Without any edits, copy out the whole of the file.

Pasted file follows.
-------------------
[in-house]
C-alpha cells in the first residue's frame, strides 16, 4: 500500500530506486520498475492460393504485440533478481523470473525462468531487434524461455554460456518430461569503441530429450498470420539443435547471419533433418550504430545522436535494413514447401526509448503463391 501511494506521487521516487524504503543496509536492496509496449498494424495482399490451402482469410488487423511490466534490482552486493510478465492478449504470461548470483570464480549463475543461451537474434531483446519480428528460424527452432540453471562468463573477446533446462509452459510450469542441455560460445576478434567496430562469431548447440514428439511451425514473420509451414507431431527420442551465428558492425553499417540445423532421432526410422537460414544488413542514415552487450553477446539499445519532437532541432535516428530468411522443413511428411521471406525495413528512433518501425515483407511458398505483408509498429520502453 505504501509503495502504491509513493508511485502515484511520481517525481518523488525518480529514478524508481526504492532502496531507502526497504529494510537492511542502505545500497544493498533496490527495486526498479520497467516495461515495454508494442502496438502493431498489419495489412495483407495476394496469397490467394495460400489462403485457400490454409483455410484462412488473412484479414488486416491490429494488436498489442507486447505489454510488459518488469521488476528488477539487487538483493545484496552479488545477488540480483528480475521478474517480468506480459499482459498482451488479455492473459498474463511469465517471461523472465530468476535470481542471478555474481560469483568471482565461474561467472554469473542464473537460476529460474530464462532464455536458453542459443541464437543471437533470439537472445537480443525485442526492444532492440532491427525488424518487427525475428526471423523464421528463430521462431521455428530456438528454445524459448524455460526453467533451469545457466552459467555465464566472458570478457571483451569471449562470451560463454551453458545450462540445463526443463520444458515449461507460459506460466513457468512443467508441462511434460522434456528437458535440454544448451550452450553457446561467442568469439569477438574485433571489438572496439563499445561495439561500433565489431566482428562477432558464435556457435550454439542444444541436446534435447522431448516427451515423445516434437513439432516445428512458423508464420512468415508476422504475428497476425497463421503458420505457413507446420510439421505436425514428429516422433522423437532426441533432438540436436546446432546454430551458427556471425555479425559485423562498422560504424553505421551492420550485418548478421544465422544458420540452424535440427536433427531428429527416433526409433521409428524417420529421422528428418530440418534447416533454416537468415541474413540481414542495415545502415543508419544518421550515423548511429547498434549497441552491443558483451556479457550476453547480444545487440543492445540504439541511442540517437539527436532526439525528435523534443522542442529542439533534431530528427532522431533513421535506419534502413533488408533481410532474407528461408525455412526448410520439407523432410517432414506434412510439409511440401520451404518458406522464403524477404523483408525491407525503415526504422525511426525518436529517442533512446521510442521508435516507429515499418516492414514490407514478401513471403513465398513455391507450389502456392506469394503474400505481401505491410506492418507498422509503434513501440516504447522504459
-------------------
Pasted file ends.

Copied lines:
[in-house]
C-alpha cells in the first residue's frame, strides 16, 4: 500500500530506486520498475492460393504485440533478481523470473525462468531487434524461455554460456518430461569503441530429450498470420539443435547471419533433418550504430545522436535494413514447401526509448503463391 501511494506521487521516487524504503543496509536492496509496449498494424495482399490451402482469410488487423511490466534490482552486493510478465492478449504470461548470483570464480549463475543461451537474434531483446519480428528460424527452432540453471562468463573477446533446462509452459510450469542441455560460445576478434567496430562469431548447440514428439511451425514473420509451414507431431527420442551465428558492425553499417540445423532421432526410422537460414544488413542514415552487450553477446539499445519532437532541432535516428530468411522443413511428411521471406525495413528512433518501425515483407511458398505483408509498429520502453 505504501509503495502504491509513493508511485502515484511520481517525481518523488525518480529514478524508481526504492532502496531507502526497504529494510537492511542502505545500497544493498533496490527495486526498479520497467516495461515495454508494442502496438502493431498489419495489412495483407495476394496469397490467394495460400489462403485457400490454409483455410484462412488473412484479414488486416491490429494488436498489442507486447505489454510488459518488469521488476528488477539487487538483493545484496552479488545477488540480483528480475521478474517480468506480459499482459498482451488479455492473459498474463511469465517471461523472465530468476535470481542471478555474481560469483568471482565461474561467472554469473542464473537460476529460474530464462532464455536458453542459443541464437543471437533470439537472445537480443525485442526492444532492440532491427525488424518487427525475428526471423523464421528463430521462431521455428530456438528454445524459448524455460526453467533451469545457466552459467555465464566472458570478457571483451569471449562470451560463454551453458545450462540445463526443463520444458515449461507460459506460466513457468512443467508441462511434460522434456528437458535440454544448451550452450553457446561467442568469439569477438574485433571489438572496439563499445561495439561500433565489431566482428562477432558464435556457435550454439542444444541436446534435447522431448516427451515423445516434437513439432516445428512458423508464420512468415508476422504475428497476425497463421503458420505457413507446420510439421505436425514428429516422433522423437532426441533432438540436436546446432546454430551458427556471425555479425559485423562498422560504424553505421551492420550485418548478421544465422544458420540452424535440427536433427531428429527416433526409433521409428524417420529421422528428418530440418534447416533454416537468415541474413540481414542495415545502415543508419544518421550515423548511429547498434549497441552491443558483451556479457550476453547480444545487440543492445540504439541511442540517437539527436532526439525528435523534443522542442529542439533534431530528427532522431533513421535506419534502413533488408533481410532474407528461408525455412526448410520439407523432410517432414506434412510439409511440401520451404518458406522464403524477404523483408525491407525503415526504422525511426525518436529517442533512446521510442521508435516507429515499418516492414514490407514478401513471403513465398513455391507450389502456392506469394503474400505481401505491410506492418507498422509503434513501440516504447522504459